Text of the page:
In nutrition studies, it is common to compare diets that vary in level of nutrients or in the content of some additive such as antibiotics, enzymes, or anticoccidials. Because differences in anticipated response may be quite small, it is important to assure that the observed differences in response are due to the nutrient or additive in question, and not to mix-to-mix variation in feed ingredient composition.
Even under the best of circumstances, if one were to make 10 consecutive mixes of the same formula, chemical analysis of the diet would indicate minor differences in composition which may or may not be sufficient to cause a difference in performance. In order to minimize these differences, nutritionists may incorporate one of several schemes that we have followed in our laboratory to use in preparation of diets. Depending upon the types of diets being used, one or more of these approaches may be appropriate.
1. Make a great big mix
This approach works well when a common basal diet is to be supplemented with various amounts of some additive. If a mixer of sufficient size is available, one batch of the basal diet is mixed and aliquots used to supplement with the test article. Unfortunately, this approach is usually limited to studies with small numbers of animals, or the starter phase of a larger study, due to the limited capacity of mixers in most research units. Integrated poultry companies typically have mixers with much larger capacity and it is sometimes possible to obtain feed from such producers. However, one must then be concerned about possible cross-contamination with the various growth promoters, anticoccidials, etc that may be in the feeding system of the integrator.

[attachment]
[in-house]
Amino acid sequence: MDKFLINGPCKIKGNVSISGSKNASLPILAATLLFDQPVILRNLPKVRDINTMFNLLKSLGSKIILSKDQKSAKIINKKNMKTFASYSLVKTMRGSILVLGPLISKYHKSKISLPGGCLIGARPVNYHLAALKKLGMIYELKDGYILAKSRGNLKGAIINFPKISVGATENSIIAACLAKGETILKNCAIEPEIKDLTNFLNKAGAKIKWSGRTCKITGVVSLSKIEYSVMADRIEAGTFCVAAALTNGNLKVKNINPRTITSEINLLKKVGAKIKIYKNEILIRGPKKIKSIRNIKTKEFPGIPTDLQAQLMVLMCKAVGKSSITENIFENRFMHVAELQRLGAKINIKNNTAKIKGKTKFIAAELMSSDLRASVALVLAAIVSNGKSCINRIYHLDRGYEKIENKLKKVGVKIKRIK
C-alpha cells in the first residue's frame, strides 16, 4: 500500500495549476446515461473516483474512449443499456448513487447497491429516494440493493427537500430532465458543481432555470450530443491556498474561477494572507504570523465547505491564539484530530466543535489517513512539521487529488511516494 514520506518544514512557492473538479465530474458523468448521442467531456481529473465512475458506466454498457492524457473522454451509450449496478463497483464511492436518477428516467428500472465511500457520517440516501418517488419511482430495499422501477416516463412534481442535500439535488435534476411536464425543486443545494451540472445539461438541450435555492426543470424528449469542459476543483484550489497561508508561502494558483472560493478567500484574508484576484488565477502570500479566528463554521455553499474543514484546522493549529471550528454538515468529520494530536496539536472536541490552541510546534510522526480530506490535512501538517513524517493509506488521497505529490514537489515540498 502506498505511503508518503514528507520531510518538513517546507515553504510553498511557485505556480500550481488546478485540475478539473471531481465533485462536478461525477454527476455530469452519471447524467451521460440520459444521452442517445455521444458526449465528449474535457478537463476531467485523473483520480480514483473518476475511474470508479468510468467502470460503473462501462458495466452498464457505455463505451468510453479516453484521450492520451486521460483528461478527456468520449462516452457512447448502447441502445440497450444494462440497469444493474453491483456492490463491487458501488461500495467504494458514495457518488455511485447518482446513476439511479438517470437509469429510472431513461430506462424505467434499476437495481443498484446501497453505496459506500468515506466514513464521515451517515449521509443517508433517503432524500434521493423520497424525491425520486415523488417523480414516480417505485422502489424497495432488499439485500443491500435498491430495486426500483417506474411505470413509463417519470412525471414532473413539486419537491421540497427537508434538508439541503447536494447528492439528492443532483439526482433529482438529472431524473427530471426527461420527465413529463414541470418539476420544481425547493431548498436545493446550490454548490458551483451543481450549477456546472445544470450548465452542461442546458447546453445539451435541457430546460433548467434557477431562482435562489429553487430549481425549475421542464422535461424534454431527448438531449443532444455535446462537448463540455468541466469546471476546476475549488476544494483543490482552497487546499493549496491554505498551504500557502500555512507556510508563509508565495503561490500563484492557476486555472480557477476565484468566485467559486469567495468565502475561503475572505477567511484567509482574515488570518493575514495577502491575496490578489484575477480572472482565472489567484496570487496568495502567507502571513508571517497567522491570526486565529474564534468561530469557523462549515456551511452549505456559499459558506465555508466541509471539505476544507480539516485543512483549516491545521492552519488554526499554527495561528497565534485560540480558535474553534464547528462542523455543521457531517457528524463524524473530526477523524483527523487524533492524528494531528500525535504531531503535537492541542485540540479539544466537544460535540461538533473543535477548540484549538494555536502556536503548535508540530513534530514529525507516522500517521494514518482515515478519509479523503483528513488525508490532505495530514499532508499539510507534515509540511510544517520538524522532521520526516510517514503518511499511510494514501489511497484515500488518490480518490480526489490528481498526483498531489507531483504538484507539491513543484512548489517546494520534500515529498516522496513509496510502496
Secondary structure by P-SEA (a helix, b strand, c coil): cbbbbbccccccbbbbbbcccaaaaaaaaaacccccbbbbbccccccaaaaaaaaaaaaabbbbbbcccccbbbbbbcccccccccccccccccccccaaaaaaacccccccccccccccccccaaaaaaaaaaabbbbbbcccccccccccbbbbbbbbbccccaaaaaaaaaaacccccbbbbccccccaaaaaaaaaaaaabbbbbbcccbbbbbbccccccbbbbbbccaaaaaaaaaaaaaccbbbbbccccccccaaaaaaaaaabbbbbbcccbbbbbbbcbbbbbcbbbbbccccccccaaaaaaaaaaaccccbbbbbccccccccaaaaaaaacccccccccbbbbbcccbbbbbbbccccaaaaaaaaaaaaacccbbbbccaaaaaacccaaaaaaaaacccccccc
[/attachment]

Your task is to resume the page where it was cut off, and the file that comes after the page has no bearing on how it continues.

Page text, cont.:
2. Make several batches and blend
This method is effective for mixing diets in which rather large amounts of a common feed are to be supplemented with various amounts of some additive. A number of mixes of the basal diet are prepared and kept segregated after mixing. The final diets are then mixed by taking equal aliquots from the various mixes and blending these together. This procedure is recognized by the US Food and Drug Administration (FDA) as an acceptable means of preparing common basal diets for tests with feed additives.
3. Use least common amount' mixing
This method is effective when a series of diets varying in nutrient composition are to be mixed. For example, the experiment may require a series of diets with different protein content to be compared (see table Composition of test diets'). Although the overall formulas differ, there is a large common component among the various ingredients. In the least common amount' (LCA) approach, the lowest common amount of a particular ingredient is determined, and that amount is used in the LCA diet. When making the final mixes, an appropriate portion of the LCA diet is then blended with the remaining amounts of corn, soybean meal, or other appropriate ingredients (see table Final mixes'). This procedure is very useful when most of the diets are similar, including vitamin and mineral mixes, salt, and other minor components that may not blend as well as larger components.